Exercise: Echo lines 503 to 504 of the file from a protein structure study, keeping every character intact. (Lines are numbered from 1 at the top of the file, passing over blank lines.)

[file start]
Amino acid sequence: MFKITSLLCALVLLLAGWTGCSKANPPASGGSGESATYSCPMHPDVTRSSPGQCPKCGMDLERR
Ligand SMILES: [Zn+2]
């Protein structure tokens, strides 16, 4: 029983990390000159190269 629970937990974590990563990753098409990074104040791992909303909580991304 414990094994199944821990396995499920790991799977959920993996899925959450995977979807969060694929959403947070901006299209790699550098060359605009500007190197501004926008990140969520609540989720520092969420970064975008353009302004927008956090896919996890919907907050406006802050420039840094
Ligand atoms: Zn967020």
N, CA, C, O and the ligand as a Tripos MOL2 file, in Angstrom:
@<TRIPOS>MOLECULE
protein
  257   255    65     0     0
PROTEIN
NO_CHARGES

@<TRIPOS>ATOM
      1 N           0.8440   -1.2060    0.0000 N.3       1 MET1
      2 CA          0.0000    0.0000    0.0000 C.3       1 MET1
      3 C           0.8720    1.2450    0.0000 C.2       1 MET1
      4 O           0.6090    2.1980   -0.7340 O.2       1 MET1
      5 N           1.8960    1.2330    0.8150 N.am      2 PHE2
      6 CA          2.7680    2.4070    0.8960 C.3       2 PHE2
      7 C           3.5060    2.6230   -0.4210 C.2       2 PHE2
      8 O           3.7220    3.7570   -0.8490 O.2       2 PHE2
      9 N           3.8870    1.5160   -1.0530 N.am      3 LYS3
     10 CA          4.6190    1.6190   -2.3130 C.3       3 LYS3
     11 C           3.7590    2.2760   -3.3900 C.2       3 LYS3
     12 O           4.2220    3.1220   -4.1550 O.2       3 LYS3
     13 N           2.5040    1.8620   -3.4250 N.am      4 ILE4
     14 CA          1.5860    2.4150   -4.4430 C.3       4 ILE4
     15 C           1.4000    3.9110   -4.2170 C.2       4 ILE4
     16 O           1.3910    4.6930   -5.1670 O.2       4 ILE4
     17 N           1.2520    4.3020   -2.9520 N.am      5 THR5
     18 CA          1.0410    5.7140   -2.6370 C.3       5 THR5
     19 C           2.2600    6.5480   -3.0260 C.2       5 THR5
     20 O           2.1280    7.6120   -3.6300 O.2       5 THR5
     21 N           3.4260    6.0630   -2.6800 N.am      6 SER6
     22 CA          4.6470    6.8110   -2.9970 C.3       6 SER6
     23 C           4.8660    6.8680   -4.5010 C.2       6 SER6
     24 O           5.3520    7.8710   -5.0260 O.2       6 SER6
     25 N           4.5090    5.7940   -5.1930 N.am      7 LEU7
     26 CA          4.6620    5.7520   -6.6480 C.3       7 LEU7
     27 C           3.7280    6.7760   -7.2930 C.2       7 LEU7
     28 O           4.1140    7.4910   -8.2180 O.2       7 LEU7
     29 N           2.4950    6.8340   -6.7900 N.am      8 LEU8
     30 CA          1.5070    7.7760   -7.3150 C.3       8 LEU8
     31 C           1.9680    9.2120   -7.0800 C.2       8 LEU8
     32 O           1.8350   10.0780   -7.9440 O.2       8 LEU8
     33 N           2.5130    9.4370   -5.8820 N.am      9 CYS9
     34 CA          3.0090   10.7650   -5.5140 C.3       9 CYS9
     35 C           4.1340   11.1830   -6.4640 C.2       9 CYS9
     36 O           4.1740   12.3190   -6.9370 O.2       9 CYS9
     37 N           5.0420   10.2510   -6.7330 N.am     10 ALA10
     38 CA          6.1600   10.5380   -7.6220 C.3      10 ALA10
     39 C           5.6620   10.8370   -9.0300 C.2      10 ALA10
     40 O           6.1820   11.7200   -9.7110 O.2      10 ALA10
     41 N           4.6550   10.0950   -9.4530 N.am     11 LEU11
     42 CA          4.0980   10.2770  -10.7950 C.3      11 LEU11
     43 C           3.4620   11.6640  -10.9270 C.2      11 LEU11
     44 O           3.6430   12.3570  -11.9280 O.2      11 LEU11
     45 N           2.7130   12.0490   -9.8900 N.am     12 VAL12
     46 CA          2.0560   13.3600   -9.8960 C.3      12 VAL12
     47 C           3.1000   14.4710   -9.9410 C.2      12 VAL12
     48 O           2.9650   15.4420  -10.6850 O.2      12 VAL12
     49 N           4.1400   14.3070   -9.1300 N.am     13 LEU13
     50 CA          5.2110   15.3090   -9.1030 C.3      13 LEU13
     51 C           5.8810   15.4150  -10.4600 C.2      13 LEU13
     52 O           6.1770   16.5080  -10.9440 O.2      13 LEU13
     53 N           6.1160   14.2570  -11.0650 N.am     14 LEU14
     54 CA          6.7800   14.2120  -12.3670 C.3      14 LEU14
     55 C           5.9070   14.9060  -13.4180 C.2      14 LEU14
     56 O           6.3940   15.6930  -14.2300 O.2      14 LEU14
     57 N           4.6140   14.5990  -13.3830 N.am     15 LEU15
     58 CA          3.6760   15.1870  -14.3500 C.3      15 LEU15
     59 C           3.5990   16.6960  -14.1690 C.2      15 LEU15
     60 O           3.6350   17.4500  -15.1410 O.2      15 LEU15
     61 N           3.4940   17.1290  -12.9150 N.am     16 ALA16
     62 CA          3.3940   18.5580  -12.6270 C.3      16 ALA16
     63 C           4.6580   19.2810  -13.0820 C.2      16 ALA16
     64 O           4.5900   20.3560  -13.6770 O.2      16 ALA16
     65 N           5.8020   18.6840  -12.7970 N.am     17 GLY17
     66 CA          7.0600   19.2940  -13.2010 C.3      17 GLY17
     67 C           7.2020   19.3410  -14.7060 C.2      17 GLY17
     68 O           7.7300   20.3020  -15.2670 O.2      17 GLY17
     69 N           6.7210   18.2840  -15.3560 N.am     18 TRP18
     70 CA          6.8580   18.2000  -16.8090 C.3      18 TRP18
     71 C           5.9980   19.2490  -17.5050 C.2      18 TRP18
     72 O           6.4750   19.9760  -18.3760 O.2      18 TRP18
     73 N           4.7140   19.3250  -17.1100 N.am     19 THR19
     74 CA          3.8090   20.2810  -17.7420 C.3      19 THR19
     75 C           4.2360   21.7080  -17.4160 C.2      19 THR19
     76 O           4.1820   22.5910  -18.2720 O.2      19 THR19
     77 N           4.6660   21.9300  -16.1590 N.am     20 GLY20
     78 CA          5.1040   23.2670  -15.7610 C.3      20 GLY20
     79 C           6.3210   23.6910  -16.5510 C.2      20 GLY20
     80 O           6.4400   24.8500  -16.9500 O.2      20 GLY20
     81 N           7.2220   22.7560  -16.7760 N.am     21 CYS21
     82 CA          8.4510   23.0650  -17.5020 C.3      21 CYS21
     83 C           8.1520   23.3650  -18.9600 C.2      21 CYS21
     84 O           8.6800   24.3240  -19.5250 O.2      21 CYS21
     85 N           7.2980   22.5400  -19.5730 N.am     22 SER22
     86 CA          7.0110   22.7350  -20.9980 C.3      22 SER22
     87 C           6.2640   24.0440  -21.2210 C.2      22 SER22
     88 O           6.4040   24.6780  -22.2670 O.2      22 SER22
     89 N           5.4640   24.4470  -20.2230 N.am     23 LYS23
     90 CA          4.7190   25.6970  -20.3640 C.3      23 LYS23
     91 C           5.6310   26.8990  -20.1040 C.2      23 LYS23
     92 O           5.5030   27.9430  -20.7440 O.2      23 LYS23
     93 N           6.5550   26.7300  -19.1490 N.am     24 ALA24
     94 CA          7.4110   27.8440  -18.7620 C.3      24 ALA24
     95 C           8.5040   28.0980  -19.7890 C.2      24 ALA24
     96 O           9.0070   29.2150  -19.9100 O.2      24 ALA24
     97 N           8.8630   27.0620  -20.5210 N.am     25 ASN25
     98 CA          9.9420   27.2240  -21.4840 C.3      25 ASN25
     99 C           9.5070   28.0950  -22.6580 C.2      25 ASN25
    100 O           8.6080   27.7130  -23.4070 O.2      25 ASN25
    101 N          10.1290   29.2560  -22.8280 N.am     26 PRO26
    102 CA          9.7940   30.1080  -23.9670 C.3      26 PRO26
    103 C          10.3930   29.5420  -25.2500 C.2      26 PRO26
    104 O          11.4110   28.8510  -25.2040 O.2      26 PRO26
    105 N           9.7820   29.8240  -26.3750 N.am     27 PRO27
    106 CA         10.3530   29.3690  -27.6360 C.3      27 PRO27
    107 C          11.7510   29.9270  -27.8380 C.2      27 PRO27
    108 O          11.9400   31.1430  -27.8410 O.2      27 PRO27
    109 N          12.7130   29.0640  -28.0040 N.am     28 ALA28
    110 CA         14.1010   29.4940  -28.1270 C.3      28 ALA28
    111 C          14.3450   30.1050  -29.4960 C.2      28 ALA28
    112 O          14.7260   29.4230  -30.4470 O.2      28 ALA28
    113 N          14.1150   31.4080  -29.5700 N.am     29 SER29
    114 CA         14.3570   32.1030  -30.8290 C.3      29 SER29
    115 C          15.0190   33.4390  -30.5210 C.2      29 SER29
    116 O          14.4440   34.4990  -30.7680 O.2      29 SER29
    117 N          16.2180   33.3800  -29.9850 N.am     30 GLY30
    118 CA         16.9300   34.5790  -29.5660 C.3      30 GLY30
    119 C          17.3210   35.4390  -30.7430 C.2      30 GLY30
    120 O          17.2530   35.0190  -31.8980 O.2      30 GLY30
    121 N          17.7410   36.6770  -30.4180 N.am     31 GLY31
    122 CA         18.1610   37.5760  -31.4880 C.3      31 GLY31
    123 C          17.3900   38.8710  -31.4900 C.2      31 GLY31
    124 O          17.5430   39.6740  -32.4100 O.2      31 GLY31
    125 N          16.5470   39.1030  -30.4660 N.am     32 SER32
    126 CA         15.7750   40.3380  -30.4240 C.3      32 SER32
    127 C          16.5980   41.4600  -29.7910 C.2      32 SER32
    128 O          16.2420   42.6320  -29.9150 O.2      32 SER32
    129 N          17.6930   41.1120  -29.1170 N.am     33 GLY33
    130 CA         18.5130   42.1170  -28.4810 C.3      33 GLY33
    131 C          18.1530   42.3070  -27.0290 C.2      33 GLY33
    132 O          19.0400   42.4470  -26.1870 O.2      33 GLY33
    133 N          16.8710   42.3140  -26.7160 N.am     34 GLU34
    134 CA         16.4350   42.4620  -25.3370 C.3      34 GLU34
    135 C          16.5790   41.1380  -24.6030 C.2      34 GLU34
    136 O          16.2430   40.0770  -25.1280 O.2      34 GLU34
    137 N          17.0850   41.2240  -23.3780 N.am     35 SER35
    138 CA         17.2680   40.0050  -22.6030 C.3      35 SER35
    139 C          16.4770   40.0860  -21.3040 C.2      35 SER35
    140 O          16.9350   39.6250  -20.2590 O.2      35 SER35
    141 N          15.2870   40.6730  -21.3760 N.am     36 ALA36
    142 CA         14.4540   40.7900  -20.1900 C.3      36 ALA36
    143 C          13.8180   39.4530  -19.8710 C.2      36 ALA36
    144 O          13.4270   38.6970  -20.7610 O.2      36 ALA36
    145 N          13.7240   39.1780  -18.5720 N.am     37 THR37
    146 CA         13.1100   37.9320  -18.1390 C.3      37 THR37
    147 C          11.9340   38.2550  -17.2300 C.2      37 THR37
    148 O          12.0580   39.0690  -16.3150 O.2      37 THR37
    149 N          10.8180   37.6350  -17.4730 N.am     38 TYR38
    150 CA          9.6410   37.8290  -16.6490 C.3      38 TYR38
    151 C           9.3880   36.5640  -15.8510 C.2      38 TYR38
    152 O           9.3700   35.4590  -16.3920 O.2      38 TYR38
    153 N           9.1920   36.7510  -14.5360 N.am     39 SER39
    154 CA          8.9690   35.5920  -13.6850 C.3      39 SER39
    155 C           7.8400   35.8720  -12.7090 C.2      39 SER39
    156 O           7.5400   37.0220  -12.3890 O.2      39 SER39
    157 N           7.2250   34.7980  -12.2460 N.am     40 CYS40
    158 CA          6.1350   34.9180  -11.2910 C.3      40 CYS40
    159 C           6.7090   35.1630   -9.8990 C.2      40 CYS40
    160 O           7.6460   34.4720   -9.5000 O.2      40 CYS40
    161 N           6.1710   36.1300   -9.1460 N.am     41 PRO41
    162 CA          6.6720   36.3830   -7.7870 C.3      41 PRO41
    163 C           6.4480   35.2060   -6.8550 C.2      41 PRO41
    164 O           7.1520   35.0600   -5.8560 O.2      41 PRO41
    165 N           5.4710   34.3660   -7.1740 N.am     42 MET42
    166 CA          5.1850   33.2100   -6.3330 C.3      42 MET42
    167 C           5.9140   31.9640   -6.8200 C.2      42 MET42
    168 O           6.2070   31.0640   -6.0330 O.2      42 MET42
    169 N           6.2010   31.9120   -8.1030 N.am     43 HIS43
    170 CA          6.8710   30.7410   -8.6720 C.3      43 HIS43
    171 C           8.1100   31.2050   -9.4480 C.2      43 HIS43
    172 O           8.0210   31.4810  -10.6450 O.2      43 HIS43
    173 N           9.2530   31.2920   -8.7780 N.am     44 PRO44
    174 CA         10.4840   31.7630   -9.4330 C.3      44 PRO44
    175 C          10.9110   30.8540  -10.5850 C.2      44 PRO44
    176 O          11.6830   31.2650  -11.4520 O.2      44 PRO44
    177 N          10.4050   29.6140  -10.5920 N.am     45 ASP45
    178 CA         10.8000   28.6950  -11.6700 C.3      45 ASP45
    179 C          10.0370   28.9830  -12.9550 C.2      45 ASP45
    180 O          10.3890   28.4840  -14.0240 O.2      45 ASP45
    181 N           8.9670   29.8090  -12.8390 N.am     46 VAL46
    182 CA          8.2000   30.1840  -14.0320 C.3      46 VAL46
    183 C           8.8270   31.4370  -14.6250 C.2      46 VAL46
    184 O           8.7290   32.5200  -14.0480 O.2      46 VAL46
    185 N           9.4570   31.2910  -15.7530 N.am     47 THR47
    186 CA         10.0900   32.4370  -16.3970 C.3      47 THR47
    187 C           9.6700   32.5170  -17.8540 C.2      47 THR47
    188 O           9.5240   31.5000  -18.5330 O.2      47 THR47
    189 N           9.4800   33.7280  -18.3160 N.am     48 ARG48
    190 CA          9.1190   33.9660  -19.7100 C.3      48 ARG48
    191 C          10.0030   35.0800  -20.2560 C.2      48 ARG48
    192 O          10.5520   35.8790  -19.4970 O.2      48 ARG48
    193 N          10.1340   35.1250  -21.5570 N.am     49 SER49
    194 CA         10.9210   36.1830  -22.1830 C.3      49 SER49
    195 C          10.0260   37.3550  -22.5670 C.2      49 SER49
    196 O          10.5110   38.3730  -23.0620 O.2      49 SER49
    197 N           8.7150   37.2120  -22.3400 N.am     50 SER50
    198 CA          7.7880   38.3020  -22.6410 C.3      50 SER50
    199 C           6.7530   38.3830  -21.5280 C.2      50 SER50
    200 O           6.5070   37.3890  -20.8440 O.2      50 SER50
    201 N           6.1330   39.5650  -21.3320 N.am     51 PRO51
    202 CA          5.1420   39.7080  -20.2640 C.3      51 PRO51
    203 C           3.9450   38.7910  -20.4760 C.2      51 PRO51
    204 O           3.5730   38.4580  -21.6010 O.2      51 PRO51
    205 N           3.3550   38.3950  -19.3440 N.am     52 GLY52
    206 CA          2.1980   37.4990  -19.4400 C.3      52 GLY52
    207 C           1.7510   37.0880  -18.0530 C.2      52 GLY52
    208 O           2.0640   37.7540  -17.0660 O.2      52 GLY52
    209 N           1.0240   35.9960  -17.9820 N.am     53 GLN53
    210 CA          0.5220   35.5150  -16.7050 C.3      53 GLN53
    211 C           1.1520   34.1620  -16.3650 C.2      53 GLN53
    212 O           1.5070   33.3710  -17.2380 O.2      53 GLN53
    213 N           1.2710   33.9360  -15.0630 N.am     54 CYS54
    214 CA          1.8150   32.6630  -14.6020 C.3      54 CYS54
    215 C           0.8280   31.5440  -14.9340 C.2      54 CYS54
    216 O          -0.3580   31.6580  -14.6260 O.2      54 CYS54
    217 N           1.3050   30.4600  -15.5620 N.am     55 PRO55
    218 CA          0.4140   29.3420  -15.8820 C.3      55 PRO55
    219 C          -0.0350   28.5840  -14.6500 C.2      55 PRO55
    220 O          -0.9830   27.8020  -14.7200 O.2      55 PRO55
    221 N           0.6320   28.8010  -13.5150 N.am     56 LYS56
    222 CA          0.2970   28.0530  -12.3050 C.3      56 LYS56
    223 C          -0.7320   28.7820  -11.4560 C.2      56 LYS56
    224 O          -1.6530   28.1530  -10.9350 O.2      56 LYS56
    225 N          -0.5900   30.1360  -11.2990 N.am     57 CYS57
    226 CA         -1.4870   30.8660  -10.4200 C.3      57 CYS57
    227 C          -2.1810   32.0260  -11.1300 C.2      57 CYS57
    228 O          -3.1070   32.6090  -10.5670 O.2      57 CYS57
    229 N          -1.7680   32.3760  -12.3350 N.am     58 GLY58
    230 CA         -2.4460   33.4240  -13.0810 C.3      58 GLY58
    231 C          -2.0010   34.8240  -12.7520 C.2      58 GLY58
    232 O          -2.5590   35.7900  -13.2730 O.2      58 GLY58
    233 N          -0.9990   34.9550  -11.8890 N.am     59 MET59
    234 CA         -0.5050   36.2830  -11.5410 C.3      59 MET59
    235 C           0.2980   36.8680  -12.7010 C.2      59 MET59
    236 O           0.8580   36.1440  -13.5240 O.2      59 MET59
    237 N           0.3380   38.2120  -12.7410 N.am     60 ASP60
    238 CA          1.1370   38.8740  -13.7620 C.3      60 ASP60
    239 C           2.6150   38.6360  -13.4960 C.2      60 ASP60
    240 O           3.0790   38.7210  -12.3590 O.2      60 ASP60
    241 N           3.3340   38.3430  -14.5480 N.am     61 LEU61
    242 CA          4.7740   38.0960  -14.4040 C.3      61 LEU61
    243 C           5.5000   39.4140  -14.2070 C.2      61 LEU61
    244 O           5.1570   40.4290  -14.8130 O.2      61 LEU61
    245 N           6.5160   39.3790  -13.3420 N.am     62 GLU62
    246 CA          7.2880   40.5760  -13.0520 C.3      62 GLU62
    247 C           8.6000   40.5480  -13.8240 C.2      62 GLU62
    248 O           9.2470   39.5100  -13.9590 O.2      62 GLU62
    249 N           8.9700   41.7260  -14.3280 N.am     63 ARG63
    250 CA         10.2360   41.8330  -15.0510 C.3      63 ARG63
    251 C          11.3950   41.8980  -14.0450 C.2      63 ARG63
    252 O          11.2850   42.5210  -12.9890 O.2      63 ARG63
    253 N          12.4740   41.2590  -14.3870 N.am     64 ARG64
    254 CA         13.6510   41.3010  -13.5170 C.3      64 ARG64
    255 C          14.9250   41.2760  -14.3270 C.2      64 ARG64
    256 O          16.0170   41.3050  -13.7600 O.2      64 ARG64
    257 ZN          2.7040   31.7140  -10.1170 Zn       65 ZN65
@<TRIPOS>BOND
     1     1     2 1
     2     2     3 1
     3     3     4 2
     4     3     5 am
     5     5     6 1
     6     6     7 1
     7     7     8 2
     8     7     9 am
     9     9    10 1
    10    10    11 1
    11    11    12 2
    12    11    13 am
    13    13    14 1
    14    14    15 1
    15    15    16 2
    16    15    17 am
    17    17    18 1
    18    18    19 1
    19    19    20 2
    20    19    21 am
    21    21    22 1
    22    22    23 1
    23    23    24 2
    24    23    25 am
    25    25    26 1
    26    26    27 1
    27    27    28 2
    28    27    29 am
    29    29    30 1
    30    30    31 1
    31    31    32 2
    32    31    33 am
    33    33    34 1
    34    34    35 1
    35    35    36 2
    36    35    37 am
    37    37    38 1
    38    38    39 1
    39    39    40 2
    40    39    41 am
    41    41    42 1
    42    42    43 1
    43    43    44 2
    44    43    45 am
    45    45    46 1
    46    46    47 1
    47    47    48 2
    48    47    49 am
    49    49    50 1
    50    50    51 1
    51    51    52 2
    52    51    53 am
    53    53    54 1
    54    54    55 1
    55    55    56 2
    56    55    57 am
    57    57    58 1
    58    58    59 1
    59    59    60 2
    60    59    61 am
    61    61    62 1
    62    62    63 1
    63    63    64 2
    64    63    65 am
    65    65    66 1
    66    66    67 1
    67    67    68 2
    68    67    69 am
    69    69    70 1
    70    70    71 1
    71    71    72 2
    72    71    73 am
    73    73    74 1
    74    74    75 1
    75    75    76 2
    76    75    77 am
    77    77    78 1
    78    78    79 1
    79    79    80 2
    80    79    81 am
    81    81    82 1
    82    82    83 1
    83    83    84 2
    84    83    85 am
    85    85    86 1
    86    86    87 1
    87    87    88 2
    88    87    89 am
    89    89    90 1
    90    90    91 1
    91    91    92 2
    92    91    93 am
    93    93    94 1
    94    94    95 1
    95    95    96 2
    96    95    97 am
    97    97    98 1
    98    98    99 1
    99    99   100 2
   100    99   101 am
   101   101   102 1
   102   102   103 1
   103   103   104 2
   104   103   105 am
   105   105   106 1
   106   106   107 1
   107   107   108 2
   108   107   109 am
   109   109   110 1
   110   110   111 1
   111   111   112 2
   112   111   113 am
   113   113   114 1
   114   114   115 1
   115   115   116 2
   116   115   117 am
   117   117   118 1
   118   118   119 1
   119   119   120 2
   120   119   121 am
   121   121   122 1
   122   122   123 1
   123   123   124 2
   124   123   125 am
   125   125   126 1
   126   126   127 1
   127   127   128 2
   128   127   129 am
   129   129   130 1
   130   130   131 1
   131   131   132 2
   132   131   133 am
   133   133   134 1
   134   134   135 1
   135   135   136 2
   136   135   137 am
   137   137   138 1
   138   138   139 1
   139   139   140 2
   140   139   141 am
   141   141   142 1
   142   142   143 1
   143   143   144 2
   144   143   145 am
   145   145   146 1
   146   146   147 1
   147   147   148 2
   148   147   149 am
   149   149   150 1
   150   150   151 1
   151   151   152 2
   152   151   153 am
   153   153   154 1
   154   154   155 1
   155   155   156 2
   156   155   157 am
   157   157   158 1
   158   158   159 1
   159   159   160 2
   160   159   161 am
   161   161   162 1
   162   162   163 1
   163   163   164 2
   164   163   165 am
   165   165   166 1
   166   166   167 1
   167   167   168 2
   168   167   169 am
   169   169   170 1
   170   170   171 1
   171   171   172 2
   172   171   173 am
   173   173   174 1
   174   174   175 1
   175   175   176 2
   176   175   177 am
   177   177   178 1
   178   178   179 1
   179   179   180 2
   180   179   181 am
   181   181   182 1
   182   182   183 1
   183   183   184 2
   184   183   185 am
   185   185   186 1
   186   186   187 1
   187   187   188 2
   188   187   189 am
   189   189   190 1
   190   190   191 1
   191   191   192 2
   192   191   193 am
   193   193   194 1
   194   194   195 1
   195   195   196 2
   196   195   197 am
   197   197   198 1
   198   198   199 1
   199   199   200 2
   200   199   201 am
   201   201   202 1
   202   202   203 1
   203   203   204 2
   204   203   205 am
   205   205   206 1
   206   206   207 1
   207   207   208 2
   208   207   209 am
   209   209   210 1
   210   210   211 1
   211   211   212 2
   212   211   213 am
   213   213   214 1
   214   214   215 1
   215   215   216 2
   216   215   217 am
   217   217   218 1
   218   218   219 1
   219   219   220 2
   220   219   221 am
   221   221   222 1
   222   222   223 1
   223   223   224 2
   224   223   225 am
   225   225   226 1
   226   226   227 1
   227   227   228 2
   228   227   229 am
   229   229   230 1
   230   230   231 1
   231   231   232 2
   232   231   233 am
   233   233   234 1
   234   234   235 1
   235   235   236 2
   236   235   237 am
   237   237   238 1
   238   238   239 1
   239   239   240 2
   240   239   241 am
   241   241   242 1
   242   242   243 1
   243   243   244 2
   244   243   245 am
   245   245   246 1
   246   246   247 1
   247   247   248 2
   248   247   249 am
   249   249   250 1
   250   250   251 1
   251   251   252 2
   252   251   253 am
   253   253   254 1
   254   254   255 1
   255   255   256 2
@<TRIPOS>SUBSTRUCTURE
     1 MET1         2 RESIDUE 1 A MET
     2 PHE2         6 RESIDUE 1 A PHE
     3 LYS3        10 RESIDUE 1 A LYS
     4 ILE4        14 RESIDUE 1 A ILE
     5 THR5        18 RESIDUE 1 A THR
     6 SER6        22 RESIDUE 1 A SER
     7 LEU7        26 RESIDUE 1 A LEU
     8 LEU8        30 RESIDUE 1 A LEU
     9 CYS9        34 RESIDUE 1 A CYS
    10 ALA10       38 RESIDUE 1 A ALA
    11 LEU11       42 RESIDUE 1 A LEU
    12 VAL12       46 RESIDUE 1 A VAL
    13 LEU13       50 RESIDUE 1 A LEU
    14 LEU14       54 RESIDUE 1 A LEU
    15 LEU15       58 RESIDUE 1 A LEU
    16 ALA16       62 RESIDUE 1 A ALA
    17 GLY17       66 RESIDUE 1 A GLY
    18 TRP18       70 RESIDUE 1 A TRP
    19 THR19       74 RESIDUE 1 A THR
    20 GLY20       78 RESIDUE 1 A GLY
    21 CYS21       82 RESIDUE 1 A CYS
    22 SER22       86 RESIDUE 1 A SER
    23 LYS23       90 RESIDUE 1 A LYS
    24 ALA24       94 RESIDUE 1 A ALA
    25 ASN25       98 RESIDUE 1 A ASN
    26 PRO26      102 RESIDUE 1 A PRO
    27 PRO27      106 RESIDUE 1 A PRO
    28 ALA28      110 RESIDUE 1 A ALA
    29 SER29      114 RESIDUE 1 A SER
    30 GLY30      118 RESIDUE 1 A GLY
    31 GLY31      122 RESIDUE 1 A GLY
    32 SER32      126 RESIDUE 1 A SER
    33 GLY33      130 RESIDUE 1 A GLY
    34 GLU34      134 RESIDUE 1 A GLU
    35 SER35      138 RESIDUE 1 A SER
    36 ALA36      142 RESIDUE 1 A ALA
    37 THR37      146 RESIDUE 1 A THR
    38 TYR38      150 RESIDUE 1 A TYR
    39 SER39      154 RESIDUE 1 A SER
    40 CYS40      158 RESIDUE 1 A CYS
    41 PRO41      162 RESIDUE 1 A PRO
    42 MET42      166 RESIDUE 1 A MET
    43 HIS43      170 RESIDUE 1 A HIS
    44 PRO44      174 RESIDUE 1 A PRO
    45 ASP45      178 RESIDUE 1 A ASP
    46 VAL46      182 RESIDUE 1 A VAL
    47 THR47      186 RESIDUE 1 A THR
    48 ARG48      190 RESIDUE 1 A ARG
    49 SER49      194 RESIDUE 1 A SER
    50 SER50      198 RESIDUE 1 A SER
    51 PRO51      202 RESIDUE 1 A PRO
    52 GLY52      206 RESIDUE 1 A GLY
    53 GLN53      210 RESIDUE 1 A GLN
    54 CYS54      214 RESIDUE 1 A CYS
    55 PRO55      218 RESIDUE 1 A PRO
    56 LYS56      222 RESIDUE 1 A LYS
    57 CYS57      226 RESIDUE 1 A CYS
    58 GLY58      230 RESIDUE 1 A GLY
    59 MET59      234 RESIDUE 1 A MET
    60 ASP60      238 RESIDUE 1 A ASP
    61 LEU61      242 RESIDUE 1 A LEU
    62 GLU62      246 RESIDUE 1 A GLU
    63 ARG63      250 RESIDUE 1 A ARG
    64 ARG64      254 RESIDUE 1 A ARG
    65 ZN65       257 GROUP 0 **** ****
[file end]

   234   234   235 1
   235   235   236 2